Friday, September 21, 2012

UFO security challenges affect human race

By Steve Hammons

Is it time for the general public in the U.S. and internationally to increase understanding and preparedness about UFOs and extraterrestrial activities affecting Earth and human civilization?

Absolute secrecy on this topic seems to be transforming into the sharing of information and knowledge about extraterrestrial spacecraft and the intelligent beings involved.

From Brazil to Belgium, from Canada to China, and around our planet, more information is emerging that further educates and orients us about what could be going on. Fact-finding about UFOs continues to make significant progress, or so it seems. These efforts have probably led to better understanding about the situation.

People with backgrounds in defense and intelligence, scientists from different fields, researchers of various kinds, journalism and creative media professionals, school kids and those and those who’ve been around a while seem to be feeling that the UFO situation is something significant.


Here in the U.S., indications may ring true about ancient Native Americans in North America having also encountered UFOs and various kinds of unusual phenomena. This idea may help us feel grounded and rooted when thinking about extraterrestrial and/or inter-dimensional visitors zipping around the skies or on the ground, and doing mysterious things.

In the World War II era, the U.S. Army’s Interplanetary Phenomena Unit (IPU) investigated “foo fighters” and other reports of unusual flying objects.

In 1947, the Roswell crash allegedly triggered the creation of a top-secret group of scientists and defense leaders called Majestic-12.

And in 1952, the U.S. Air Force’s Project BLUE BOOK was launched from Wright-Patterson Air Force Base in southwestern Ohio.

The “need to know” secrecy and security concept that was in place during WWII continued as an accepted practice when dealing with certain sensitive topics. Yet, that concept is one that can be interpreted in various ways and includes the discretionary decisions by those within a “compartmented” circle of information and/or understanding.

The saying, “Don’t tell me what I don’t want to know” can also hit home.

Journalists and those in other areas of the media have explored the UFO phenomena with mixed success. Steven Spielberg’s classic films on the subject certainly seem to have transformed our viewpoints about several aspects of extraterrestrial encounters.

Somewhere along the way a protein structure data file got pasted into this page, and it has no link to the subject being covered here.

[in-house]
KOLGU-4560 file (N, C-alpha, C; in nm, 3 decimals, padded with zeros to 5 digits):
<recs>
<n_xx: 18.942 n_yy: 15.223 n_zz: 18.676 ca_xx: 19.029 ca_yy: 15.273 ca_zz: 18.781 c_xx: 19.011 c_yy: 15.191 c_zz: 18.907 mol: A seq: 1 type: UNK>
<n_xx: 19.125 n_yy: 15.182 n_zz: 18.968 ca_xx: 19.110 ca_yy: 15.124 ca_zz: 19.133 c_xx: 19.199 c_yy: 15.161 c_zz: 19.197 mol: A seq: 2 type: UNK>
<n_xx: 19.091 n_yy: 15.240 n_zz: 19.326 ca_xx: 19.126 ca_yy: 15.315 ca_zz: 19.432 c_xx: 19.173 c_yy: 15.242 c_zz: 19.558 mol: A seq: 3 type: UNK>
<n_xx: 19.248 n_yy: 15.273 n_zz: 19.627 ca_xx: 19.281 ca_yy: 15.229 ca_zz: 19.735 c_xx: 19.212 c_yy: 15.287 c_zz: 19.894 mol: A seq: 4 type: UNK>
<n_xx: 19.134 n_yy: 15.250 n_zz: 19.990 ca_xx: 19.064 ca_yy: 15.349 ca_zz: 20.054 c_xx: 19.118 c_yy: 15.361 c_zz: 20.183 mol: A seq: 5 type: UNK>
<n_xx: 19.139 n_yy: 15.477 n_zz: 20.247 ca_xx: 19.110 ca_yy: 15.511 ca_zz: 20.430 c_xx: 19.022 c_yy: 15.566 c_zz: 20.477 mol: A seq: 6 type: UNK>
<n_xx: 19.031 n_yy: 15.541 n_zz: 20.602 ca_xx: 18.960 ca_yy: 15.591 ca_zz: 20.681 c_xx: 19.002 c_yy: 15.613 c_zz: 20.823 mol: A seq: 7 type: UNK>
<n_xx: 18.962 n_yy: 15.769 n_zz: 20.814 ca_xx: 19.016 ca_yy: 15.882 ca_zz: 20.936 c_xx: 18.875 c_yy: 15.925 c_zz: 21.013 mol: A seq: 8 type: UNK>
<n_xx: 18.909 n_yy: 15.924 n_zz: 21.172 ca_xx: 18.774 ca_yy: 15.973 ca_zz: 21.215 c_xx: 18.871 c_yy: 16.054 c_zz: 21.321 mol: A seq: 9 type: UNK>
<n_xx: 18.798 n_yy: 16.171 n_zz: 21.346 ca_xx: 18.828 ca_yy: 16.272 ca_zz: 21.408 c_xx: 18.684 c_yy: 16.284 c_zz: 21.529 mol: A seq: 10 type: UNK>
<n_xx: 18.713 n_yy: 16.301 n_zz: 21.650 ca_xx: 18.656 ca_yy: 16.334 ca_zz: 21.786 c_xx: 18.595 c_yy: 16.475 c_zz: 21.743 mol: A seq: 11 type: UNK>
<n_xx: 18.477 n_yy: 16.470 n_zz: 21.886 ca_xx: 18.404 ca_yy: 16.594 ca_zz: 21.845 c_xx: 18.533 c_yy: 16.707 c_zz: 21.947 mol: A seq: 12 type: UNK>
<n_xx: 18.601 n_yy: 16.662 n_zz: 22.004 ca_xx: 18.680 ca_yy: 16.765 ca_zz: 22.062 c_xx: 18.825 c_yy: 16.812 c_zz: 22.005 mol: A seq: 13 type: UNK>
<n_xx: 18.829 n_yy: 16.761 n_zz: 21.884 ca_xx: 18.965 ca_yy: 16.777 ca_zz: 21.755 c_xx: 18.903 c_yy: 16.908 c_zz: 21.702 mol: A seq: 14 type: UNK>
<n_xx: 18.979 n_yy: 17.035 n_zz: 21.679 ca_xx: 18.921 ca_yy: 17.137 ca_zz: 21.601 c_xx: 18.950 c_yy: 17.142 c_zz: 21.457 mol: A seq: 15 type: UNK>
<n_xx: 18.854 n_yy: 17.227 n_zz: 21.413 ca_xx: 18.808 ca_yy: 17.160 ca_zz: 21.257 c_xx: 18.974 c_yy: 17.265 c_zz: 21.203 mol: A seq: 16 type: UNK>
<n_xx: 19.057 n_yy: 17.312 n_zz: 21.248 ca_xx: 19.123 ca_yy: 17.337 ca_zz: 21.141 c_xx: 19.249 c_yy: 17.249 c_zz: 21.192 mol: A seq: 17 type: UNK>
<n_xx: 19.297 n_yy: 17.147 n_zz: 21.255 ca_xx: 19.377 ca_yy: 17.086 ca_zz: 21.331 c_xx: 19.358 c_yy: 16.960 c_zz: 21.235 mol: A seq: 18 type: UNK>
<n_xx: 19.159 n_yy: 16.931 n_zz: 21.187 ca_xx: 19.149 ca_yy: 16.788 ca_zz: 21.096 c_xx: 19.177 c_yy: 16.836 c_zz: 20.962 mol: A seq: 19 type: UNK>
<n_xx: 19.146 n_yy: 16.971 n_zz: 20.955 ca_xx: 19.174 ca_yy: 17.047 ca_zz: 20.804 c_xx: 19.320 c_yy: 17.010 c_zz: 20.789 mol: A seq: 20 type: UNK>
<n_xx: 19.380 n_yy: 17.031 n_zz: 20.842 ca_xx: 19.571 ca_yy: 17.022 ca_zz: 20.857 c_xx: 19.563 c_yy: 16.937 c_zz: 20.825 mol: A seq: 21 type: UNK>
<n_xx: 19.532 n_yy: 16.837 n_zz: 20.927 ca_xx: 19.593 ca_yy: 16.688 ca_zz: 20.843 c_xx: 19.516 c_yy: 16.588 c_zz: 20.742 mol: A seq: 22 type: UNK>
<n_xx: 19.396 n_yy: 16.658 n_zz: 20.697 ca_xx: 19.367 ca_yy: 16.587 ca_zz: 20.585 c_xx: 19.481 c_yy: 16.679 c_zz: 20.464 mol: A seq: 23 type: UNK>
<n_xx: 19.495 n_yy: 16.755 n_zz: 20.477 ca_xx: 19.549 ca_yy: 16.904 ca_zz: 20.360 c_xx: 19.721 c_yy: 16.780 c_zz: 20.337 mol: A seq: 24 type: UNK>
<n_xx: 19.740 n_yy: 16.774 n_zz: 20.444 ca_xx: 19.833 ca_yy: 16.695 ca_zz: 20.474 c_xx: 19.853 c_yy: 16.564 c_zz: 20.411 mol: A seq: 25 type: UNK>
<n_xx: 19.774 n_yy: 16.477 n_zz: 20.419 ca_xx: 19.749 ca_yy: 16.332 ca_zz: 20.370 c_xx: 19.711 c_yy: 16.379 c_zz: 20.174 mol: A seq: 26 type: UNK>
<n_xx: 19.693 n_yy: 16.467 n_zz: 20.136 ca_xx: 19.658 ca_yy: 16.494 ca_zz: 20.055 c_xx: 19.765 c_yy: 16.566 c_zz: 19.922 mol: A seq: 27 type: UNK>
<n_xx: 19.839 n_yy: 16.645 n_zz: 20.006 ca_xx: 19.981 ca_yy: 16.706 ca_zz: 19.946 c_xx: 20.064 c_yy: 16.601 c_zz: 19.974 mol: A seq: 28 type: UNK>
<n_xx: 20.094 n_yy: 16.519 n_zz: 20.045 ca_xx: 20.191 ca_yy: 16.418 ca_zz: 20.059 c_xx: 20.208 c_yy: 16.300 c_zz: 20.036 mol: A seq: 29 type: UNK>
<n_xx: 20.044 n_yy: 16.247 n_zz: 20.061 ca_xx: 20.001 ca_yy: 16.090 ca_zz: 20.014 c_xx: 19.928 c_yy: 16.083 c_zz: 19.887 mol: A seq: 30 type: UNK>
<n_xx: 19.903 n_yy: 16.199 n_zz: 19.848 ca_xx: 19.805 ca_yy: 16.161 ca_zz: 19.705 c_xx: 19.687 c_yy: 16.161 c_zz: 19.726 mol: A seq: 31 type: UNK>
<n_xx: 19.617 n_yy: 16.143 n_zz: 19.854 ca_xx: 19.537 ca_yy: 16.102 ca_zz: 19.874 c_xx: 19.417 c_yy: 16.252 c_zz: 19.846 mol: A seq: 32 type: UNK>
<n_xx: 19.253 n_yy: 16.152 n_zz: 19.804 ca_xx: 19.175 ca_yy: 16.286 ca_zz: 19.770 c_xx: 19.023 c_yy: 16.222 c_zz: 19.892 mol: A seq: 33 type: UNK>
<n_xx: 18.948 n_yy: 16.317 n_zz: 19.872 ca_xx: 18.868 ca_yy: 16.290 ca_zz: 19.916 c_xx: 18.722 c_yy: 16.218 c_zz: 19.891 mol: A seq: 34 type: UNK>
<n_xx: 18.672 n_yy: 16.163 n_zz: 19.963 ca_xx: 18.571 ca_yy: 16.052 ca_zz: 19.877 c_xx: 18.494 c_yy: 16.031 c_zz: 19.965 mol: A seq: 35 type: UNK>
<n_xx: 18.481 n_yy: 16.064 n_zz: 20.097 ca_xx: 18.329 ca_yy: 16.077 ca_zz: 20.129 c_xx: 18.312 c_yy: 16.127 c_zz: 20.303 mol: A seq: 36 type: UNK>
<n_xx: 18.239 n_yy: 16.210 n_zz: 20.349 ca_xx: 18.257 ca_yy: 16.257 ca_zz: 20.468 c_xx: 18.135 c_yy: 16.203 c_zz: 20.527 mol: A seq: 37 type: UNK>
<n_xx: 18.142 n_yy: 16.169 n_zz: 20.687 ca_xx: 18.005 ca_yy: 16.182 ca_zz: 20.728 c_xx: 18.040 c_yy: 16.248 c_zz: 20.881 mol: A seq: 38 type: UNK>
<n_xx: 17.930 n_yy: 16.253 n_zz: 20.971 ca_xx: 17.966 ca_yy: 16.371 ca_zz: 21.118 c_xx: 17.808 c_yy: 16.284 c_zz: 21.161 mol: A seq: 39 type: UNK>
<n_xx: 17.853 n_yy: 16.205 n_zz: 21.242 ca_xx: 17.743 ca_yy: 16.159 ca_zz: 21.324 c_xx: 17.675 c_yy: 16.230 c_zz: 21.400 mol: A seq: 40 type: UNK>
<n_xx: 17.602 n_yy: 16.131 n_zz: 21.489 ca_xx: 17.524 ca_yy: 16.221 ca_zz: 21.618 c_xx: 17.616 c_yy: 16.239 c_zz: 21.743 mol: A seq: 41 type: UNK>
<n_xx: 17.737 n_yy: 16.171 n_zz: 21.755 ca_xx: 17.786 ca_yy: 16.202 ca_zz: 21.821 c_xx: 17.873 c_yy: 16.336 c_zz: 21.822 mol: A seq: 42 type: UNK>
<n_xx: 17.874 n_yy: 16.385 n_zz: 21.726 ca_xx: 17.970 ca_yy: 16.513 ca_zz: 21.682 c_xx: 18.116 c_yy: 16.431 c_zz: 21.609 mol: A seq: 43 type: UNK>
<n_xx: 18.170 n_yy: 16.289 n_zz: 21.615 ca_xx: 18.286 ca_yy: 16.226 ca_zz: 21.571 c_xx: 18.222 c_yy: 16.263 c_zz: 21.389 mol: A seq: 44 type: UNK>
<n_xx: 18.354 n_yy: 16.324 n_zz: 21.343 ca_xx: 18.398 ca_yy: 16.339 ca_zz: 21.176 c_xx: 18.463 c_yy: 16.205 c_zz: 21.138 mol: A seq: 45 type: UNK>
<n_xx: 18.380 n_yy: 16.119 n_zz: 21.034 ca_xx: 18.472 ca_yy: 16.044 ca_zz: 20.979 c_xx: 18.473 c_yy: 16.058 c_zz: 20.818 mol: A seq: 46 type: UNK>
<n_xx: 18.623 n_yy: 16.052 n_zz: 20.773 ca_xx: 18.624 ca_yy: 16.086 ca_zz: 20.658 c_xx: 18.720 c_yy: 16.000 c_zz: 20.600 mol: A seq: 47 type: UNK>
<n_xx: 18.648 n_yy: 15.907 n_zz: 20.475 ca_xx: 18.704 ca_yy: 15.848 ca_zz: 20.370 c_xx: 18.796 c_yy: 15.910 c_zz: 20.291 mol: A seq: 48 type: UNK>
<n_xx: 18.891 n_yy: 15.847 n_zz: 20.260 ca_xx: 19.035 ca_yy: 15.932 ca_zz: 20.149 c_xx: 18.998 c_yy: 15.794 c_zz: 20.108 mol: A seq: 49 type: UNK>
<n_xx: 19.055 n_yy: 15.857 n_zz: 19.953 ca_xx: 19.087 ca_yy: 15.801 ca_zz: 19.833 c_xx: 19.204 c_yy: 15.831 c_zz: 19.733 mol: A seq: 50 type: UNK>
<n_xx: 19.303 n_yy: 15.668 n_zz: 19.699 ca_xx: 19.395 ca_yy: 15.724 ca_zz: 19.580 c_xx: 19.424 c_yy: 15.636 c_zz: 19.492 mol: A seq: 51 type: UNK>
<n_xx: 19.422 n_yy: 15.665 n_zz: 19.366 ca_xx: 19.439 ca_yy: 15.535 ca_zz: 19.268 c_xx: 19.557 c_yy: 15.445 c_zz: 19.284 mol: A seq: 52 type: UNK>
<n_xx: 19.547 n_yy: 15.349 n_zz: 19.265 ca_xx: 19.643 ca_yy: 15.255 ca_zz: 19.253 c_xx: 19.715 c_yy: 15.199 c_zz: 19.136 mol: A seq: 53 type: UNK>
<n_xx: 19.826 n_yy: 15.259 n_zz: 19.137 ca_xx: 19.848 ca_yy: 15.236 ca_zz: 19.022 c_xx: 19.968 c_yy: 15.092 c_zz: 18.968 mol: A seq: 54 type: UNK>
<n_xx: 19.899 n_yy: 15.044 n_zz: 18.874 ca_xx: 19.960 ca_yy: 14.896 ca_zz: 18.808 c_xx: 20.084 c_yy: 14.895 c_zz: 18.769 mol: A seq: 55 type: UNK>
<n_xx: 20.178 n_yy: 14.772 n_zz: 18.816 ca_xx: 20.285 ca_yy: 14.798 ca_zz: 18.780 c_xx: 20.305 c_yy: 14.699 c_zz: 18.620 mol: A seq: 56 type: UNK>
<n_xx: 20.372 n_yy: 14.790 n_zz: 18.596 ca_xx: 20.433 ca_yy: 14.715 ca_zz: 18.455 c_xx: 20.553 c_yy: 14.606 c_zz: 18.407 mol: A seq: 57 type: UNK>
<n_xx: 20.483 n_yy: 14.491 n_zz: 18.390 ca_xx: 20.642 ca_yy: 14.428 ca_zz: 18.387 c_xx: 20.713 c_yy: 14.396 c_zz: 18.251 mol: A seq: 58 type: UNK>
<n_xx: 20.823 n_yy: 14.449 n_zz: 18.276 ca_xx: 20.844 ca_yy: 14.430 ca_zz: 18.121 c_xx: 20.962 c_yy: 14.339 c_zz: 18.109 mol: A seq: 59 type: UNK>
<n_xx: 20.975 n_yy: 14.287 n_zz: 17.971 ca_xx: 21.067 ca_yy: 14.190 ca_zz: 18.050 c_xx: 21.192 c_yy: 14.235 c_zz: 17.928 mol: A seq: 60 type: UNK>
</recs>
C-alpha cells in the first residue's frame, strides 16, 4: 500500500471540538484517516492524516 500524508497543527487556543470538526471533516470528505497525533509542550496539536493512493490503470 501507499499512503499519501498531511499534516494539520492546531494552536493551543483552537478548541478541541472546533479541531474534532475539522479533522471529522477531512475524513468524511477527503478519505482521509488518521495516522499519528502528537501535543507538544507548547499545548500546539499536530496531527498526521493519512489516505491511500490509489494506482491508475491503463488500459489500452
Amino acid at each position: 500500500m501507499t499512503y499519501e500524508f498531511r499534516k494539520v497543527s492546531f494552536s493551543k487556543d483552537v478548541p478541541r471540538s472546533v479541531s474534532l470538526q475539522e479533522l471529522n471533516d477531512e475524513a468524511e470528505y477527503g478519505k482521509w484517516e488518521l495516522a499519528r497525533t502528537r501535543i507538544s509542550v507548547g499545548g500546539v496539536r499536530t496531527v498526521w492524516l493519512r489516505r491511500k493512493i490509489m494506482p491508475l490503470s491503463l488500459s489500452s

Many news media professionals have done a good job reporting on significant developments involving UFOs and the many interesting details about them. At times, these journalists may have even bumped into security restrictions or intelligence insights.


If we have learned anything from the experiences of researchers involved with Project STAR GATE (the U.S. government research program on human consciousness) it is that our awareness and perception can be quite robust and surprising. Our understanding about interesting phenomena can be both limited at times and deeply comprehensive at other times.

Many UFO cases and much of the extensive research into them clearly point to a situation that we would probably be wise to pay attention to. For those who are open-minded enough to honestly look at the credible and reliable evidence available, the implications seem to be significant.

What knowledge might friendly advanced civilizations share with us? Do they have the ability to help us in medical science, technologies of various kinds and deeper understanding of Nature and ourselves? Can they help us humans and other living things on Earth? Do they have insight about healing this planet?

What about the scenarios that warn about unfriendly groups of beings from elsewhere? Maybe it is intelligent to be concerned about and prepared for such a possibility.

How will different human cultures stay true to their roots and traditions if we find ourselves in a Universe of many intelligent beings and advanced civilizations, friendly or unfriendly? Humans on Earth may now be prepared to answer, or at least think about these kinds of questions.

Advances in the understanding of human consciousness can help us deal with everyday challenges and the bigger picture. That’s why it might be helpful to see what we can learn from Project STAR GATE research. The ideas of “transcendent warfare” and “transcendent power” are probably helpful. “Integrative perception” and “complementary cognition” may also be useful concepts when looking at human consciousness.

When it comes to Earth humans interacting with visitors from elsewhere, we will probably need all the resources and assets we can pull together. National security and global security will need to be addressed. Public health and safety are also very important concerns.

And, we may need to accept the fact that some elements of the situation will remain mysterious. That may just be the nature of things.